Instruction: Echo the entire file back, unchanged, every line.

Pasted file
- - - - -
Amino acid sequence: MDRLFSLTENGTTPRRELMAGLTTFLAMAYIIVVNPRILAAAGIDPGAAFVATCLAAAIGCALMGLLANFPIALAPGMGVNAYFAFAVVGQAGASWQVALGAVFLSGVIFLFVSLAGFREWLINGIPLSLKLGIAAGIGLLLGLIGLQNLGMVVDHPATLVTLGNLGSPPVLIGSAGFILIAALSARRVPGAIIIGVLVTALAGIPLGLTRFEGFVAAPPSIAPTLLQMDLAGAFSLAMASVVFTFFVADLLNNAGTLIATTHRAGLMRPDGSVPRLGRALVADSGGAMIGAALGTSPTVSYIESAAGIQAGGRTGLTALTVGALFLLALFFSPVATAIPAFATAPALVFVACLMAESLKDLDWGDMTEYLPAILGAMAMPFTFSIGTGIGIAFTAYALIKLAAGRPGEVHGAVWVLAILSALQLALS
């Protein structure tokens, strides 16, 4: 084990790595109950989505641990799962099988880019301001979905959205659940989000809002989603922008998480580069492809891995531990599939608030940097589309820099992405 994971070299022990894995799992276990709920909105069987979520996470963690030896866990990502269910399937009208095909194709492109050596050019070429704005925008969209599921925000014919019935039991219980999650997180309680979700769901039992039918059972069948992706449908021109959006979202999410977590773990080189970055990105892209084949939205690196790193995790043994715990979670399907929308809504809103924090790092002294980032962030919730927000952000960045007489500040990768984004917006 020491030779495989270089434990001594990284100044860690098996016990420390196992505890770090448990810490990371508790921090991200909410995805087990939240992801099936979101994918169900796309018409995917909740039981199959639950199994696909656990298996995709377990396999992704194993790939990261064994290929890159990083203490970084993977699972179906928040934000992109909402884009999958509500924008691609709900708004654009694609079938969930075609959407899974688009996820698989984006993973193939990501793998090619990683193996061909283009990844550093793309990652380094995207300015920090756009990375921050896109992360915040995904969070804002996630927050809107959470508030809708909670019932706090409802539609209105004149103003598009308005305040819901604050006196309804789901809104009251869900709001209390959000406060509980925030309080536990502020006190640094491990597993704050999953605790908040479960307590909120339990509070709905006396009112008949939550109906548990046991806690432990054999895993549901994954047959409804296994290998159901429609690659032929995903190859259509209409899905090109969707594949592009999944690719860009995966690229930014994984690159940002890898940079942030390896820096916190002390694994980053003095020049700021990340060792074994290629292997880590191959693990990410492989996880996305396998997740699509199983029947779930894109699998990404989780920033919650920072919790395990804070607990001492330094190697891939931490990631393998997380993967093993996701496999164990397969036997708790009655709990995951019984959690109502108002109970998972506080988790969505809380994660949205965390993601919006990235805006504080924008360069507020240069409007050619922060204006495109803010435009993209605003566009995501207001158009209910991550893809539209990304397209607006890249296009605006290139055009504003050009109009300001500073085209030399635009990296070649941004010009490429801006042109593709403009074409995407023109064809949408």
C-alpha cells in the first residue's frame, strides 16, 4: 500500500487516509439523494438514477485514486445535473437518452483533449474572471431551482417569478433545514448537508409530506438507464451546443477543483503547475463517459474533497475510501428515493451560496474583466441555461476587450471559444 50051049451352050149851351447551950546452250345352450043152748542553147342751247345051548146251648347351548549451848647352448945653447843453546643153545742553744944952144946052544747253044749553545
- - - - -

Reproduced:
Amino acid sequence: MDRLFSLTENGTTPRRELMAGLTTFLAMAYIIVVNPRILAAAGIDPGAAFVATCLAAAIGCALMGLLANFPIALAPGMGVNAYFAFAVVGQAGASWQVALGAVFLSGVIFLFVSLAGFREWLINGIPLSLKLGIAAGIGLLLGLIGLQNLGMVVDHPATLVTLGNLGSPPVLIGSAGFILIAALSARRVPGAIIIGVLVTALAGIPLGLTRFEGFVAAPPSIAPTLLQMDLAGAFSLAMASVVFTFFVADLLNNAGTLIATTHRAGLMRPDGSVPRLGRALVADSGGAMIGAALGTSPTVSYIESAAGIQAGGRTGLTALTVGALFLLALFFSPVATAIPAFATAPALVFVACLMAESLKDLDWGDMTEYLPAILGAMAMPFTFSIGTGIGIAFTAYALIKLAAGRPGEVHGAVWVLAILSALQLALS
């Protein structure tokens, strides 16, 4: 084990790595109950989505641990799962099988880019301001979905959205659940989000809002989603922008998480580069492809891995531990599939608030940097589309820099992405 994971070299022990894995799992276990709920909105069987979520996470963690030896866990990502269910399937009208095909194709492109050596050019070429704005925008969209599921925000014919019935039991219980999650997180309680979700769901039992039918059972069948992706449908021109959006979202999410977590773990080189970055990105892209084949939205690196790193995790043994715990979670399907929308809504809103924090790092002294980032962030919730927000952000960045007489500040990768984004917006 020491030779495989270089434990001594990284100044860690098996016990420390196992505890770090448990810490990371508790921090991200909410995805087990939240992801099936979101994918169900796309018409995917909740039981199959639950199994696909656990298996995709377990396999992704194993790939990261064994290929890159990083203490970084993977699972179906928040934000992109909402884009999958509500924008691609709900708004654009694609079938969930075609959407899974688009996820698989984006993973193939990501793998090619990683193996061909283009990844550093793309990652380094995207300015920090756009990375921050896109992360915040995904969070804002996630927050809107959470508030809708909670019932706090409802539609209105004149103003598009308005305040819901604050006196309804789901809104009251869900709001209390959000406060509980925030309080536990502020006190640094491990597993704050999953605790908040479960307590909120339990509070709905006396009112008949939550109906548990046991806690432990054999895993549901994954047959409804296994290998159901429609690659032929995903190859259509209409899905090109969707594949592009999944690719860009995966690229930014994984690159940002890898940079942030390896820096916190002390694994980053003095020049700021990340060792074994290629292997880590191959693990990410492989996880996305396998997740699509199983029947779930894109699998990404989780920033919650920072919790395990804070607990001492330094190697891939931490990631393998997380993967093993996701496999164990397969036997708790009655709990995951019984959690109502108002109970998972506080988790969505809380994660949205965390993601919006990235805006504080924008360069507020240069409007050619922060204006495109803010435009993209605003566009995501207001158009209910991550893809539209990304397209607006890249296009605006290139055009504003050009109009300001500073085209030399635009990296070649941004010009490429801006042109593709403009074409995407023109064809949408």
C-alpha cells in the first residue's frame, strides 16, 4: 500500500487516509439523494438514477485514486445535473437518452483533449474572471431551482417569478433545514448537508409530506438507464451546443477543483503547475463517459474533497475510501428515493451560496474583466441555461476587450471559444 50051049451352050149851351447551950546452250345352450043152748542553147342751247345051548146251648347351548549451848647352448945653447843453546643153545742553744944952144946052544747253044749553545